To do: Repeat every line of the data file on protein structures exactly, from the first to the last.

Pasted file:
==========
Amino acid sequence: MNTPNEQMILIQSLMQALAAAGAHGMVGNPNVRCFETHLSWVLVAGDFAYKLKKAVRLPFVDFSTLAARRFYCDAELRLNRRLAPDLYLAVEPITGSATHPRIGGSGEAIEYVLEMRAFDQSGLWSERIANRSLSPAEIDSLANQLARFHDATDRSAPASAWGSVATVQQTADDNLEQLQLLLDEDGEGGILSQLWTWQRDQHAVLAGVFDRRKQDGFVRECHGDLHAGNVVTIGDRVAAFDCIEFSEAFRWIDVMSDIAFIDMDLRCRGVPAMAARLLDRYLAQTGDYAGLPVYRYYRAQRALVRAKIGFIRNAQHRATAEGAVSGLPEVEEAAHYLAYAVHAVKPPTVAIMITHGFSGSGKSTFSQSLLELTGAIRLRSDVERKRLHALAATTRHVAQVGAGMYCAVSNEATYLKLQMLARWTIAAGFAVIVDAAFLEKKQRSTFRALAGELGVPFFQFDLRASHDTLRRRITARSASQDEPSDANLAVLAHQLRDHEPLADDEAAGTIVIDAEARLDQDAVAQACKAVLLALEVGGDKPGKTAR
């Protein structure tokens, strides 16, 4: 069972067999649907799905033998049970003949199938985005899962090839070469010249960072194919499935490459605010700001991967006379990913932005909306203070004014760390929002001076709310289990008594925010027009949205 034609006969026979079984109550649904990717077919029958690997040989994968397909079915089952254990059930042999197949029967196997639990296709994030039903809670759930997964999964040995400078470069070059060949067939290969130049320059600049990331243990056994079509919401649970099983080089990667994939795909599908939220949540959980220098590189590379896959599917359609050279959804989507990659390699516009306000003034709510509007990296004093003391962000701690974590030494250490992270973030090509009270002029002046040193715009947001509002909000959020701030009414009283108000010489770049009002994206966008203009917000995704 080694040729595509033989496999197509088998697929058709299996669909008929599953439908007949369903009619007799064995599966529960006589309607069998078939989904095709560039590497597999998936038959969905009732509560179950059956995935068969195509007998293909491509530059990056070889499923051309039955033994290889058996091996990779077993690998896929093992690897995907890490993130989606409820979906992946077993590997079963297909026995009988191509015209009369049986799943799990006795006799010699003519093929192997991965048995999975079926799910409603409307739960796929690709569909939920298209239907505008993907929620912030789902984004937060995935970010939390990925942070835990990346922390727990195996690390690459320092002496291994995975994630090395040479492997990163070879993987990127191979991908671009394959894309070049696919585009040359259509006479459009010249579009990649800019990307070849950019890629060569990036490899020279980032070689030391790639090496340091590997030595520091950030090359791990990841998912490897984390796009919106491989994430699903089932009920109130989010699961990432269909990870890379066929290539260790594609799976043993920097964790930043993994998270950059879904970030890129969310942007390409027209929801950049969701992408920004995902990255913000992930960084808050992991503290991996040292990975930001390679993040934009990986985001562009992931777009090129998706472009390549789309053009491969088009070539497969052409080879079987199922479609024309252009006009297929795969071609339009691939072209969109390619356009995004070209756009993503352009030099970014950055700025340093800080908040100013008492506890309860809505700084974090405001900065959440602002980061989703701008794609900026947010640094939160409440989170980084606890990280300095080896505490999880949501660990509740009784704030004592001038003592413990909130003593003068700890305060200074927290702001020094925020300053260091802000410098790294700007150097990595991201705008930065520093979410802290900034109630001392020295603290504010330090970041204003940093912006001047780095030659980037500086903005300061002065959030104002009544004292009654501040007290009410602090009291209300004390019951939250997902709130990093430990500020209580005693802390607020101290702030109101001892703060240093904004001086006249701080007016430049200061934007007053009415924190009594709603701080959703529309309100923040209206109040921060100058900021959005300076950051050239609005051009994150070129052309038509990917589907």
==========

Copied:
Amino acid sequence: MNTPNEQMILIQSLMQALAAAGAHGMVGNPNVRCFETHLSWVLVAGDFAYKLKKAVRLPFVDFSTLAARRFYCDAELRLNRRLAPDLYLAVEPITGSATHPRIGGSGEAIEYVLEMRAFDQSGLWSERIANRSLSPAEIDSLANQLARFHDATDRSAPASAWGSVATVQQTADDNLEQLQLLLDEDGEGGILSQLWTWQRDQHAVLAGVFDRRKQDGFVRECHGDLHAGNVVTIGDRVAAFDCIEFSEAFRWIDVMSDIAFIDMDLRCRGVPAMAARLLDRYLAQTGDYAGLPVYRYYRAQRALVRAKIGFIRNAQHRATAEGAVSGLPEVEEAAHYLAYAVHAVKPPTVAIMITHGFSGSGKSTFSQSLLELTGAIRLRSDVERKRLHALAATTRHVAQVGAGMYCAVSNEATYLKLQMLARWTIAAGFAVIVDAAFLEKKQRSTFRALAGELGVPFFQFDLRASHDTLRRRITARSASQDEPSDANLAVLAHQLRDHEPLADDEAAGTIVIDAEARLDQDAVAQACKAVLLALEVGGDKPGKTAR
């Protein structure tokens, strides 16, 4: 069972067999649907799905033998049970003949199938985005899962090839070469010249960072194919499935490459605010700001991967006379990913932005909306203070004014760390929002001076709310289990008594925010027009949205 034609006969026979079984109550649904990717077919029958690997040989994968397909079915089952254990059930042999197949029967196997639990296709994030039903809670759930997964999964040995400078470069070059060949067939290969130049320059600049990331243990056994079509919401649970099983080089990667994939795909599908939220949540959980220098590189590379896959599917359609050279959804989507990659390699516009306000003034709510509007990296004093003391962000701690974590030494250490992270973030090509009270002029002046040193715009947001509002909000959020701030009414009283108000010489770049009002994206966008203009917000995704 080694040729595509033989496999197509088998697929058709299996669909008929599953439908007949369903009619007799064995599966529960006589309607069998078939989904095709560039590497597999998936038959969905009732509560179950059956995935068969195509007998293909491509530059990056070889499923051309039955033994290889058996091996990779077993690998896929093992690897995907890490993130989606409820979906992946077993590997079963297909026995009988191509015209009369049986799943799990006795006799010699003519093929192997991965048995999975079926799910409603409307739960796929690709569909939920298209239907505008993907929620912030789902984004937060995935970010939390990925942070835990990346922390727990195996690390690459320092002496291994995975994630090395040479492997990163070879993987990127191979991908671009394959894309070049696919585009040359259509006479459009010249579009990649800019990307070849950019890629060569990036490899020279980032070689030391790639090496340091590997030595520091950030090359791990990841998912490897984390796009919106491989994430699903089932009920109130989010699961990432269909990870890379066929290539260790594609799976043993920097964790930043993994998270950059879904970030890129969310942007390409027209929801950049969701992408920004995902990255913000992930960084808050992991503290991996040292990975930001390679993040934009990986985001562009992931777009090129998706472009390549789309053009491969088009070539497969052409080879079987199922479609024309252009006009297929795969071609339009691939072209969109390619356009995004070209756009993503352009030099970014950055700025340093800080908040100013008492506890309860809505700084974090405001900065959440602002980061989703701008794609900026947010640094939160409440989170980084606890990280300095080896505490999880949501660990509740009784704030004592001038003592413990909130003593003068700890305060200074927290702001020094925020300053260091802000410098790294700007150097990595991201705008930065520093979410802290900034109630001392020295603290504010330090970041204003940093912006001047780095030659980037500086903005300061002065959030104002009544004292009654501040007290009410602090009291209300004390019951939250997902709130990093430990500020209580005693802390607020101290702030109101001892703060240093904004001086006249701080007016430049200061934007007053009415924190009594709603701080959703529309309100923040209206109040921060100058900021959005300076950051050239609005051009994150070129052309038509990917589907």